In 2014, Oceanic Society launched an innovative program that aims to bridge the gap between ocean awareness and ocean action by applying behavior change science to our work in ways that lead people to engage in meaningful daily actions for ocean conservation. The program, called Blue Habits, has been developed over the last six years in partnership with researchers from Stanford University and others, and is now entering its third phase.
In Blue Habits Phase I (2014-2016) we collaborated with leading behavioral science experts at Stanford University to evaluate the potential of our whale-watching cruises to facilitate behavior change. We examined visitor demographics, experiences, knowledge, and motivations before and after the tour, and developed preliminary recommendations for how we might alter the experience to lead to more consistent and meaningful environmental action post-tour. Read more here.
More recently, we completed Blue Habits Phase II (2017-2020), during which we formally developed, tested, and refined new techniques to drive behavior change through the whale watching experience. We began by convening a “design-thinking” workshop at Stanford’s d.school with an interdisciplinary group of 25+ participants to collaboratively explore and prototype behavior change techniques. In collaboration with our partners at Stanford, we further refined those prototypes and developed two main behavior change approaches that we tested in a real-world trial over a period of six-months during 2019.
Excitingly, we found that Oceanic Society whale watching tours that incorporated the new Blue Habits methods resulted in statistically significant increases in passengers’ “sense of ocean identity," "connection between environmental consequences and personal responsibility", and “willingness to engage in plastic reducing behaviors” in compassion to our standard tours. Importantly, the new methods required only simple, low cost changes to the way we run our trips. Those included new activities that encourage participants to meet and interact during the experience to create a greater sense of community, as well as simple adjustments to our messaging before, during, and after the tour. These exciting findings have important implications for the global whale watching industry, which serves more than 13 million people annually in at least 119 countries, and has been largely untapped as a tool to drive personal engagement in environmental action.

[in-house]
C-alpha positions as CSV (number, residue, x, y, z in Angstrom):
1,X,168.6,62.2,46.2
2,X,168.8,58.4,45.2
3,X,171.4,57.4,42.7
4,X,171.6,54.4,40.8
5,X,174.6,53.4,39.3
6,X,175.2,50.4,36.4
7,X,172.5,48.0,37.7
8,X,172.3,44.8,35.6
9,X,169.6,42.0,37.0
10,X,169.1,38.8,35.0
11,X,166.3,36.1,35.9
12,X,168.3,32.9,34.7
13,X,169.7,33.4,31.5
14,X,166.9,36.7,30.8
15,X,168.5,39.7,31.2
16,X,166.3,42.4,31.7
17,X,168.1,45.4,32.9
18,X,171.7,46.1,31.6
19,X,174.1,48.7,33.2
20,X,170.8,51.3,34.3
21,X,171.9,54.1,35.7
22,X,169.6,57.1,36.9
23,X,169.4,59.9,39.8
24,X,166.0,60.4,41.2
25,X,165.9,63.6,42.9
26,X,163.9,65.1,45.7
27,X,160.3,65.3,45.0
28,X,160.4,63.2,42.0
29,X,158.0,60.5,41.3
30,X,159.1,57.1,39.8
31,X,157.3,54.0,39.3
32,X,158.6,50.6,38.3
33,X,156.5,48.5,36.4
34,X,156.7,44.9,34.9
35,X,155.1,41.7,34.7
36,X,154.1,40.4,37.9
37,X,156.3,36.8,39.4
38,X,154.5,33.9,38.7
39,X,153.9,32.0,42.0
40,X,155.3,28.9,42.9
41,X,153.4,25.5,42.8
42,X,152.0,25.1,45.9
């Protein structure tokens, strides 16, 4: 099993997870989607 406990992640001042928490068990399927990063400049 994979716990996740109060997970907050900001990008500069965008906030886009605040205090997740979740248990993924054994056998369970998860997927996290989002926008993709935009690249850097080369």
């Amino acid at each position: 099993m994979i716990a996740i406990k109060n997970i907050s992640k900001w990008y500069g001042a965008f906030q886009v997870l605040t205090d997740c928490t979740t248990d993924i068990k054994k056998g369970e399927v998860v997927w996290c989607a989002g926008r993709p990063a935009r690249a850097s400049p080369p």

Behavioral science shows that peoples’ habits and behaviors are closely linked to their personal identity, and that identity is shaped by our social relationships. Social norms also play a critical role in shaping individual behavior. In short, people are more likely to do things that they see other people doing, especially those that they are close to and/or look up to. The Blue Habits methodology derives from these core principles, and aims to influence identity as well as build a sense of community among our passengers that strengthens pro-ocean behavioral norms.
The Blue Habits methodology consists of a suite of targeted communication techniques and “interventions” that are delivered before, during, and after a nature-based tourism experience, and are designed to influence passengers at key moments, to ensure repetition of our messages, and to build long-term networks to sustain behavior commitments, like reducing plastic waste, choosing sustainable seafood, or reducing carbon footprint.
With the Blue Habits methodology developed and proven effective on Oceanic Society’s whale watching tours, we have already formally incorporated the methods into all of our whale watching trips since late 2019. We have also adapted the methods to suit the format of our international expeditions, and began trial implementation in late 2019. We are currently on track to reach more than 3,000 passengers annually with Blue Habits programming.
Beyond Oceanic Society’s travel programs, we are currently seeking partners within the whale watching industry to test and implement these same methods aboard their trips, with the goal to reach at least 86,000 passengers annually beginning in 2021. We are also developing our online Blue Habits community to support traveler engagement in ocean conservation well beyond the end of the tour, and to support behavior change efforts targeting online audiences more broadly.
Stay tuned for more as we continue to roll-out Phase 3 of Blue Habits!
Lindsay Mosher is Oceanic Society's Blue Habits project manager. Lindsay has a diverse background with an M.A. in Conservation Biology from Miami University and B.A. in Journalism from Ithaca College. She is deeply passionate about ocean issues and has been working to advance global marine conservation for the past 5 years.